On June 5, U.S. Ambassador to Ecuador Todd Chapman visited U.S. Meat Export Federation (USMEF) headquarters in Denver to discuss market conditions in Ecuador and ideas for expanding U.S. beef and pork exports to this market.

Ecuador seemed to be a promising destination for U.S. red meat when it reopened to U.S. beef in 2014, following a BSE-related closure that lasted more than 10 years (U.S. pork already had access at that time). But about one year later, Ecuador imposed prohibitive tariffs on many imported food products, including a 45% tariff on beef and pork products. With these temporary surcharges imposed on top of Ecuador’s regular import duties (which range from 20% to 45% for red meat), U.S. exporters understandably showed little interest in the market.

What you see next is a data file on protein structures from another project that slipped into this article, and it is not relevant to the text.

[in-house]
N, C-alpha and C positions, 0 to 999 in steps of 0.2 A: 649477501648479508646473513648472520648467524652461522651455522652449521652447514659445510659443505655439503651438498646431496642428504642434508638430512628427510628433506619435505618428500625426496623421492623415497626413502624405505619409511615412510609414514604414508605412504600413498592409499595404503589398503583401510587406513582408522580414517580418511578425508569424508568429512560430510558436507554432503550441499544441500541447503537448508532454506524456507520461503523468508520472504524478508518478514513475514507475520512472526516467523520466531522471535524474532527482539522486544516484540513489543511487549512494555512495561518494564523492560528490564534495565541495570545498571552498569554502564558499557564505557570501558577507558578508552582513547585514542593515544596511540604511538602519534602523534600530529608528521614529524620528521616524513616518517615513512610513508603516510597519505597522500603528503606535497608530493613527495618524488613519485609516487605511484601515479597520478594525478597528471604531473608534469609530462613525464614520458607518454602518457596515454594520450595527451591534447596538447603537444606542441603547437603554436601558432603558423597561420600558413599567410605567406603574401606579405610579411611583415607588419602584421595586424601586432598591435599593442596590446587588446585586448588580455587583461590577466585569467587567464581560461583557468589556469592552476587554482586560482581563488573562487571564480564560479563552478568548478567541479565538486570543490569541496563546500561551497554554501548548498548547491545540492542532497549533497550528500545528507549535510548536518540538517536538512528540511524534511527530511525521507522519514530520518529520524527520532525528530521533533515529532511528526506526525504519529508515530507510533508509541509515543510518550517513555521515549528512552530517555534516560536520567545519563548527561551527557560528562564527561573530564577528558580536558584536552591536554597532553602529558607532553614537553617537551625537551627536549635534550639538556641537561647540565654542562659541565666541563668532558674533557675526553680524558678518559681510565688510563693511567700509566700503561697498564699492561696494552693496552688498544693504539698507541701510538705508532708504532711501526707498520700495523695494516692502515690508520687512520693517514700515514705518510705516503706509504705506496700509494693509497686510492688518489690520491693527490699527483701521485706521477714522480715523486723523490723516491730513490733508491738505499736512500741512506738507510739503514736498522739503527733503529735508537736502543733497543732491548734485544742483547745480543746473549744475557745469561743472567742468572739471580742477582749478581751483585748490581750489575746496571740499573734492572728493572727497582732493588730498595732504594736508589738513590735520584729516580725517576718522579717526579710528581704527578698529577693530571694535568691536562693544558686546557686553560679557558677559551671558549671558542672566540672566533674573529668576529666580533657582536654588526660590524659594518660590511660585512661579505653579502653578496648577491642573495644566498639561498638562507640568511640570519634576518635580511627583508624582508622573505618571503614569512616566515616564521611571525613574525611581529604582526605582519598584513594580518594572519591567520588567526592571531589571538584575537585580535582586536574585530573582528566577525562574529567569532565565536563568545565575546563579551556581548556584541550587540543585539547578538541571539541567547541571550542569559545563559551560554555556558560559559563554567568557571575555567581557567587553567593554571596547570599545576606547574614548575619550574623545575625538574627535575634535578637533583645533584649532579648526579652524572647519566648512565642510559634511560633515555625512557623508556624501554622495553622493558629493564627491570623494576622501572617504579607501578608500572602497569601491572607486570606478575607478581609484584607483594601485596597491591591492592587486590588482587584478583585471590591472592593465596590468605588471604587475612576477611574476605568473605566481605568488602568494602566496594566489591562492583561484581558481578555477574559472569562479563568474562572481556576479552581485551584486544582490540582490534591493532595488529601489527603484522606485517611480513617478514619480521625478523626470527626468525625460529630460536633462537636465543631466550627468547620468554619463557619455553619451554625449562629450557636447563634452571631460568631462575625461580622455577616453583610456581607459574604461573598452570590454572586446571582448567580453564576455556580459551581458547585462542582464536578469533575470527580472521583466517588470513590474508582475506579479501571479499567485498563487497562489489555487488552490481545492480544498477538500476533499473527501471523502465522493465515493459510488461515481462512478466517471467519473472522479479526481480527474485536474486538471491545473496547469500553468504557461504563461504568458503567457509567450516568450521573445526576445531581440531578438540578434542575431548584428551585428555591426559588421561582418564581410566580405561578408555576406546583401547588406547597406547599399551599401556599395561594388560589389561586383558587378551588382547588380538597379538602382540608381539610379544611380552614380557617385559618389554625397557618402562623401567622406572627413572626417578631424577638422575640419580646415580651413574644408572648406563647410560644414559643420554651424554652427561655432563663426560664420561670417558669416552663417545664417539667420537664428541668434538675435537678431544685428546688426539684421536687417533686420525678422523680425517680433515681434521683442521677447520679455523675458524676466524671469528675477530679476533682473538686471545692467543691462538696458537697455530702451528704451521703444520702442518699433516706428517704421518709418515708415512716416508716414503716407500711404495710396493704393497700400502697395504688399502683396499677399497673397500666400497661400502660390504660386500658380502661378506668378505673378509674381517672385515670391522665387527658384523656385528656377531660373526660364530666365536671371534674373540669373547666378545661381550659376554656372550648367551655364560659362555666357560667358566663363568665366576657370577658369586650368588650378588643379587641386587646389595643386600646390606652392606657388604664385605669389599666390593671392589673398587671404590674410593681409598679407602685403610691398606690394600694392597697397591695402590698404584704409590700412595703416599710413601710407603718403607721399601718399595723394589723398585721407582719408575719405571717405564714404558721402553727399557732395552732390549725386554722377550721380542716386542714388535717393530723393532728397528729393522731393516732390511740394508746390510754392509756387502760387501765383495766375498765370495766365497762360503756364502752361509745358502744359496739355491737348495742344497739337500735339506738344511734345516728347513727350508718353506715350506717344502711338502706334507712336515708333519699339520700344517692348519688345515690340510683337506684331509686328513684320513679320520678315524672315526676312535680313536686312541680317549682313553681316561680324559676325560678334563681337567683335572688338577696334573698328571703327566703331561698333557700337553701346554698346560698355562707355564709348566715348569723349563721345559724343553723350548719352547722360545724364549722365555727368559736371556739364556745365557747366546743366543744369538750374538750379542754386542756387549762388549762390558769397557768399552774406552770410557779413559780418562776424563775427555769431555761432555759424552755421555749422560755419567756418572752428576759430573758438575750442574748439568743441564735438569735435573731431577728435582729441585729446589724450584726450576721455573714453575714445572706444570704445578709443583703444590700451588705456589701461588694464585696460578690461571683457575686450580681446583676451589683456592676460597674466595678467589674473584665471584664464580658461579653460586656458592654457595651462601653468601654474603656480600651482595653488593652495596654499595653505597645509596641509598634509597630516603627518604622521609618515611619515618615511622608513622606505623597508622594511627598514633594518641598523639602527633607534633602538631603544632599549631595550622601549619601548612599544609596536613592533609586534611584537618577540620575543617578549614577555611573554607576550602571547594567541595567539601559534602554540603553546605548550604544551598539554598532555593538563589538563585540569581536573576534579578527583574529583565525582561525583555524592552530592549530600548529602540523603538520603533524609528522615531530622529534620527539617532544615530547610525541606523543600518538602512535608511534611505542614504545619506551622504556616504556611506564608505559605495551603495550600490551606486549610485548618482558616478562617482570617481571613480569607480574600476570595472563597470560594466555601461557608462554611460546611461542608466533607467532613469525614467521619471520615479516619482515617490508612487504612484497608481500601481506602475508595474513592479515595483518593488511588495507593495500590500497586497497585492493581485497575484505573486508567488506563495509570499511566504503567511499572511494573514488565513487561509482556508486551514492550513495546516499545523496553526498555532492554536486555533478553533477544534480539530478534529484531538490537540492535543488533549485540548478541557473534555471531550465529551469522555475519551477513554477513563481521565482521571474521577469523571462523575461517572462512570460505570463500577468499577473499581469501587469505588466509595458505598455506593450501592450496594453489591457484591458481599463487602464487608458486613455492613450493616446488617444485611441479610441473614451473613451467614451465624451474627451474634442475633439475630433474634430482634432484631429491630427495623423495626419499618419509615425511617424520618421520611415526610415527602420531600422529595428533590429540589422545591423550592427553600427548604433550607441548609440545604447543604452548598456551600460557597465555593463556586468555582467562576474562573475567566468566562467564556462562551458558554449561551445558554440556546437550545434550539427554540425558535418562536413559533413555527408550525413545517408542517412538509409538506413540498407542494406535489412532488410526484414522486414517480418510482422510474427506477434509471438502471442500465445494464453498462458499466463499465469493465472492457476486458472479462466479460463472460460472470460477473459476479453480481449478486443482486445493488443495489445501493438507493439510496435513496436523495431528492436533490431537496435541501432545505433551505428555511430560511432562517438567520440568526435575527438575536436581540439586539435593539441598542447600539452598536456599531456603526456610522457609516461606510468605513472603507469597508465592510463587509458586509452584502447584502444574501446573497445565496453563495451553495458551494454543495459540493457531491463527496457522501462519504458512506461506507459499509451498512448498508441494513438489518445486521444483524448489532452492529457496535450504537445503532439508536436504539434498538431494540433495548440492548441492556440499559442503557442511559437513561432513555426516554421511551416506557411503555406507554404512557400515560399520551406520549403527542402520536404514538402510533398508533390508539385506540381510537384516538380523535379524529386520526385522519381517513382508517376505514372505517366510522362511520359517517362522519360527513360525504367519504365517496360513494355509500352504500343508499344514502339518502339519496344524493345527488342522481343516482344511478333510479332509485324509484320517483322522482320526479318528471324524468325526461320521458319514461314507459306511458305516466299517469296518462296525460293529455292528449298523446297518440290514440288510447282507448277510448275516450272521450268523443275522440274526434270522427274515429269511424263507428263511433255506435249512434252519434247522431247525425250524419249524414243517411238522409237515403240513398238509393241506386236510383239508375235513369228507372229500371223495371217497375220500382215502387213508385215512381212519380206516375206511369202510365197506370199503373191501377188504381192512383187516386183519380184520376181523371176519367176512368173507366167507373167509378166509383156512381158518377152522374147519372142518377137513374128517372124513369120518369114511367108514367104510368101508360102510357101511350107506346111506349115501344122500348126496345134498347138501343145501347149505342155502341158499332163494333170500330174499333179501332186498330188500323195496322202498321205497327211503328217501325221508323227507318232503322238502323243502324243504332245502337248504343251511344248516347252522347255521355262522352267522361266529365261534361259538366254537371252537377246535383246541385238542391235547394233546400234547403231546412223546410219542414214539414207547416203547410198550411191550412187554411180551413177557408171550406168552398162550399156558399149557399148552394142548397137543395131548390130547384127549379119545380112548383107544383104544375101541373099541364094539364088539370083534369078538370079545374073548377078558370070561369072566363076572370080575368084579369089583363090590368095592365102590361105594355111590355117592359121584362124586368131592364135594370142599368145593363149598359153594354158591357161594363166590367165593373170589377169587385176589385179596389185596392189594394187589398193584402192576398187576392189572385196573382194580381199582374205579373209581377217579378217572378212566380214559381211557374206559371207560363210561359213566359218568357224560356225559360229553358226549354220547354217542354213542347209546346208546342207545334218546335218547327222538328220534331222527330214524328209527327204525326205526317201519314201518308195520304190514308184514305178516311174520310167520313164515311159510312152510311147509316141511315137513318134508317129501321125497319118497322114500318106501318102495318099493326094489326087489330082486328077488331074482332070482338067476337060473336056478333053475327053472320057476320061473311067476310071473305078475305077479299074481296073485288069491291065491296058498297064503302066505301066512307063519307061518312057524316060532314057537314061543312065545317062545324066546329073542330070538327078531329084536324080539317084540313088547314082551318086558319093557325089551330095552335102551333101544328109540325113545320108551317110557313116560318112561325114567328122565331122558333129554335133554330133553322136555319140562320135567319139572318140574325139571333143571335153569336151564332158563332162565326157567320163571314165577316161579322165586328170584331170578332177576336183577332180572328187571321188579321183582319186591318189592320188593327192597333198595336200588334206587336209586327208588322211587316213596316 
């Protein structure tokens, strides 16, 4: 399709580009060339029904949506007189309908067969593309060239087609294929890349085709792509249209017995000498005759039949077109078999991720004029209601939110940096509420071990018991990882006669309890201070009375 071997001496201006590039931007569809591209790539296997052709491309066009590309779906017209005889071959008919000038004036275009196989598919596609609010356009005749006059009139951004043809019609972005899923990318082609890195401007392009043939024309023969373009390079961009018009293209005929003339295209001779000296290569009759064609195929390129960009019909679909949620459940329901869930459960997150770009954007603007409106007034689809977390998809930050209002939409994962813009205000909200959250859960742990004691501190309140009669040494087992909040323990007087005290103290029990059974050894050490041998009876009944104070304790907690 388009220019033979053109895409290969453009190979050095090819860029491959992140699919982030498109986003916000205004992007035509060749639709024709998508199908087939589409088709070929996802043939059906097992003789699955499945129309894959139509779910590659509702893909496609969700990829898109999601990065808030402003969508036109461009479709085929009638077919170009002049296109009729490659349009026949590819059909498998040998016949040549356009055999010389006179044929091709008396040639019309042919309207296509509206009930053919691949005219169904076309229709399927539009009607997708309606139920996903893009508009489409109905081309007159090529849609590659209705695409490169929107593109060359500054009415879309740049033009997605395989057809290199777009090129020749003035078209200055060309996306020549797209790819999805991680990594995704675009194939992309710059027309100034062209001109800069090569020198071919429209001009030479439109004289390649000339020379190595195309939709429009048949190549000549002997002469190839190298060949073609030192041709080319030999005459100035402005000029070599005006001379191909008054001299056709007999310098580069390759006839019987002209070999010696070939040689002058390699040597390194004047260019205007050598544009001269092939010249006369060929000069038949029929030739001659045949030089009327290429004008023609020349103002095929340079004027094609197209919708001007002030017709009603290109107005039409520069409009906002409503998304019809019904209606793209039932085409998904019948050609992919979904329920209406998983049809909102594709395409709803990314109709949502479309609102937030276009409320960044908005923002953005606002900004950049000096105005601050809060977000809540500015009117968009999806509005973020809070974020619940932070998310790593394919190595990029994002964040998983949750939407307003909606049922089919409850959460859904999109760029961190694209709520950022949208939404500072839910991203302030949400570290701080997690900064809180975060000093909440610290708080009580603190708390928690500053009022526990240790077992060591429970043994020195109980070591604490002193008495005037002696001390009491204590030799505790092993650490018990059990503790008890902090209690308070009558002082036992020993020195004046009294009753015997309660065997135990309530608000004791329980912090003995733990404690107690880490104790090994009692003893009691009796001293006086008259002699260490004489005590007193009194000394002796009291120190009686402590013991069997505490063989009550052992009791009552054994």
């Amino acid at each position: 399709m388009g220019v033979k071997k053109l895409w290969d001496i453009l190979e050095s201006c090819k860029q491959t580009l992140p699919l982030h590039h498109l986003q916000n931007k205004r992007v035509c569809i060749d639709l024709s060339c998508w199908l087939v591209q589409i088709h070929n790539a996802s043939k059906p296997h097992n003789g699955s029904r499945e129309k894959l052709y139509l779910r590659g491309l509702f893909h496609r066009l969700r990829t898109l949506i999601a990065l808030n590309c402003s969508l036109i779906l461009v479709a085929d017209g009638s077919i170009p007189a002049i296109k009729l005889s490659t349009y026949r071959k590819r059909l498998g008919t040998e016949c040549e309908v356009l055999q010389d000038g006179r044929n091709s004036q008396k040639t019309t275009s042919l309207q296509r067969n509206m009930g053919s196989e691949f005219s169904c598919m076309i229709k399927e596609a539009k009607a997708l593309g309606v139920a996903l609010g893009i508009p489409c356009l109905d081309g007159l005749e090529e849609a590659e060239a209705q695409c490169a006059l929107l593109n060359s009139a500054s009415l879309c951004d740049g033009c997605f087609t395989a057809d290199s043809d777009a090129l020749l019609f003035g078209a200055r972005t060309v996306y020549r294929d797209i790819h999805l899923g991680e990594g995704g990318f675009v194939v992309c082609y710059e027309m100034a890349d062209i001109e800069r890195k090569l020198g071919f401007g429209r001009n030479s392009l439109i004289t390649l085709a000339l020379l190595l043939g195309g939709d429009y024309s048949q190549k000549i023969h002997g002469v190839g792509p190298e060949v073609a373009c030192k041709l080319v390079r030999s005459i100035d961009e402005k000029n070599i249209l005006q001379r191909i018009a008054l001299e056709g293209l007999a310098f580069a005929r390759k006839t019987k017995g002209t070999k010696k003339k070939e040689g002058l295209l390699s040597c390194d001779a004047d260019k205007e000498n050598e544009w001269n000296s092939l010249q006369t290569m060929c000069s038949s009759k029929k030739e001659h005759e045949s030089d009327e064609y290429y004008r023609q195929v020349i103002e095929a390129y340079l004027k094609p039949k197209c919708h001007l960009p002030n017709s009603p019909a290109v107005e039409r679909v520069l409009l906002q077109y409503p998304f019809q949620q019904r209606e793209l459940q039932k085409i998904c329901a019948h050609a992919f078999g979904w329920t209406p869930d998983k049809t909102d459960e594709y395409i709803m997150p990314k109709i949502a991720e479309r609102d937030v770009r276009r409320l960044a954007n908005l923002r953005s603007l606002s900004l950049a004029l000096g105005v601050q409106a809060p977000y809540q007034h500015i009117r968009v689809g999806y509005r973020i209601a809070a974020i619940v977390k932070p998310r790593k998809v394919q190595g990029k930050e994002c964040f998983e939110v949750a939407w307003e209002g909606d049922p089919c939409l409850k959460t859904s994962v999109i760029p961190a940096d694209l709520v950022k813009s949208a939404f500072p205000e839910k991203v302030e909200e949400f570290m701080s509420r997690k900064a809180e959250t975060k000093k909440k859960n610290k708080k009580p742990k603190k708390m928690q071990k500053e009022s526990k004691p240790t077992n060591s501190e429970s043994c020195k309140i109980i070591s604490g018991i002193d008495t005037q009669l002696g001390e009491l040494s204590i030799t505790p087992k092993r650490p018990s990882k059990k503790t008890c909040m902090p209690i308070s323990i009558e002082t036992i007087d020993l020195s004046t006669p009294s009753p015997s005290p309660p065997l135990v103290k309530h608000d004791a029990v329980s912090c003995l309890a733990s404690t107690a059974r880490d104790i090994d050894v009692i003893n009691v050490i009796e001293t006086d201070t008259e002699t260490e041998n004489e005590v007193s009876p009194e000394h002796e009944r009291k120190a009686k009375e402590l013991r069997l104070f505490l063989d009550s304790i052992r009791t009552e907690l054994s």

But Ecuador’s additional tariffs have been gradually phased out in 2017 and on June 1 the rate fell to zero, restoring the potential for U.S. meat exports to Ecuador. Ambassador Chapman sees great promise for U.S. beef and pork in Ecuador’s hotel and restaurant sector, which is expanding rapidly in response to a large influx of tourists.